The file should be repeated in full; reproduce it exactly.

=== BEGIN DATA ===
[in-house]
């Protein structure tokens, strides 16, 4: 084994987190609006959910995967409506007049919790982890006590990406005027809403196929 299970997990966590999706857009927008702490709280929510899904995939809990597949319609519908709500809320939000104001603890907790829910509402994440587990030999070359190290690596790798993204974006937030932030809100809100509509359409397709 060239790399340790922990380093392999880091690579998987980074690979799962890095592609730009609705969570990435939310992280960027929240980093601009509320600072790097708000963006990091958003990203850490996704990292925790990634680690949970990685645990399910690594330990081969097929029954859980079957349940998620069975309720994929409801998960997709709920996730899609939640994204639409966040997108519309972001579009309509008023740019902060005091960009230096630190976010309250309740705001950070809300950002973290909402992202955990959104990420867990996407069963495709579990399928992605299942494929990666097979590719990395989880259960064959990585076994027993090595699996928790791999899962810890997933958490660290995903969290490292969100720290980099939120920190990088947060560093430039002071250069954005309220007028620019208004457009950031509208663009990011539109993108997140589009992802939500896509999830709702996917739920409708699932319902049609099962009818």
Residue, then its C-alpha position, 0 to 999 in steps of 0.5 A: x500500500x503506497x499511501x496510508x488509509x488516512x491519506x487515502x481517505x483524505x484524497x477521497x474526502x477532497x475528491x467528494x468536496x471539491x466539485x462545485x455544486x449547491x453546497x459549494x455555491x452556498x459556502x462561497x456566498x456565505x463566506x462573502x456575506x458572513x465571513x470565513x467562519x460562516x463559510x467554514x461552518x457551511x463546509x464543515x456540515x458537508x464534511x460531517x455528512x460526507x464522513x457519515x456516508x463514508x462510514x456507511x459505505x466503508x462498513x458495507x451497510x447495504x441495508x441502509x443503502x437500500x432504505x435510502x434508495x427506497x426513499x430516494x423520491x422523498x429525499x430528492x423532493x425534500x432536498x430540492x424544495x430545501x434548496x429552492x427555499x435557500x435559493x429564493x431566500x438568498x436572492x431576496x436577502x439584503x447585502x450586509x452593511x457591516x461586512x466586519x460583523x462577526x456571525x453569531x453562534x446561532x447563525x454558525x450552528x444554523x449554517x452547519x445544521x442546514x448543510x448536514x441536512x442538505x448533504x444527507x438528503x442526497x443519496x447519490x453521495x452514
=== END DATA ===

[in-house]
């Protein structure tokens, strides 16, 4: 084994987190609006959910995967409506007049919790982890006590990406005027809403196929 299970997990966590999706857009927008702490709280929510899904995939809990597949319609519908709500809320939000104001603890907790829910509402994440587990030999070359190290690596790798993204974006937030932030809100809100509509359409397709 060239790399340790922990380093392999880091690579998987980074690979799962890095592609730009609705969570990435939310992280960027929240980093601009509320600072790097708000963006990091958003990203850490996704990292925790990634680690949970990685645990399910690594330990081969097929029954859980079957349940998620069975309720994929409801998960997709709920996730899609939640994204639409966040997108519309972001579009309509008023740019902060005091960009230096630190976010309250309740705001950070809300950002973290909402992202955990959104990420867990996407069963495709579990399928992605299942494929990666097979590719990395989880259960064959990585076994027993090595699996928790791999899962810890997933958490660290995903969290490292969100720290980099939120920190990088947060560093430039002071250069954005309220007028620019208004457009950031509208663009990011539109993108997140589009992802939500896509999830709702996917739920409708699932319902049609099962009818």
Residue, then its C-alpha position, 0 to 999 in steps of 0.5 A: x500500500x503506497x499511501x496510508x488509509x488516512x491519506x487515502x481517505x483524505x484524497x477521497x474526502x477532497x475528491x467528494x468536496x471539491x466539485x462545485x455544486x449547491x453546497x459549494x455555491x452556498x459556502x462561497x456566498x456565505x463566506x462573502x456575506x458572513x465571513x470565513x467562519x460562516x463559510x467554514x461552518x457551511x463546509x464543515x456540515x458537508x464534511x460531517x455528512x460526507x464522513x457519515x456516508x463514508x462510514x456507511x459505505x466503508x462498513x458495507x451497510x447495504x441495508x441502509x443503502x437500500x432504505x435510502x434508495x427506497x426513499x430516494x423520491x422523498x429525499x430528492x423532493x425534500x432536498x430540492x424544495x430545501x434548496x429552492x427555499x435557500x435559493x429564493x431566500x438568498x436572492x431576496x436577502x439584503x447585502x450586509x452593511x457591516x461586512x466586519x460583523x462577526x456571525x453569531x453562534x446561532x447563525x454558525x450552528x444554523x449554517x452547519x445544521x442546514x448543510x448536514x441536512x442538505x448533504x444527507x438528503x442526497x443519496x447519490x453521495x452514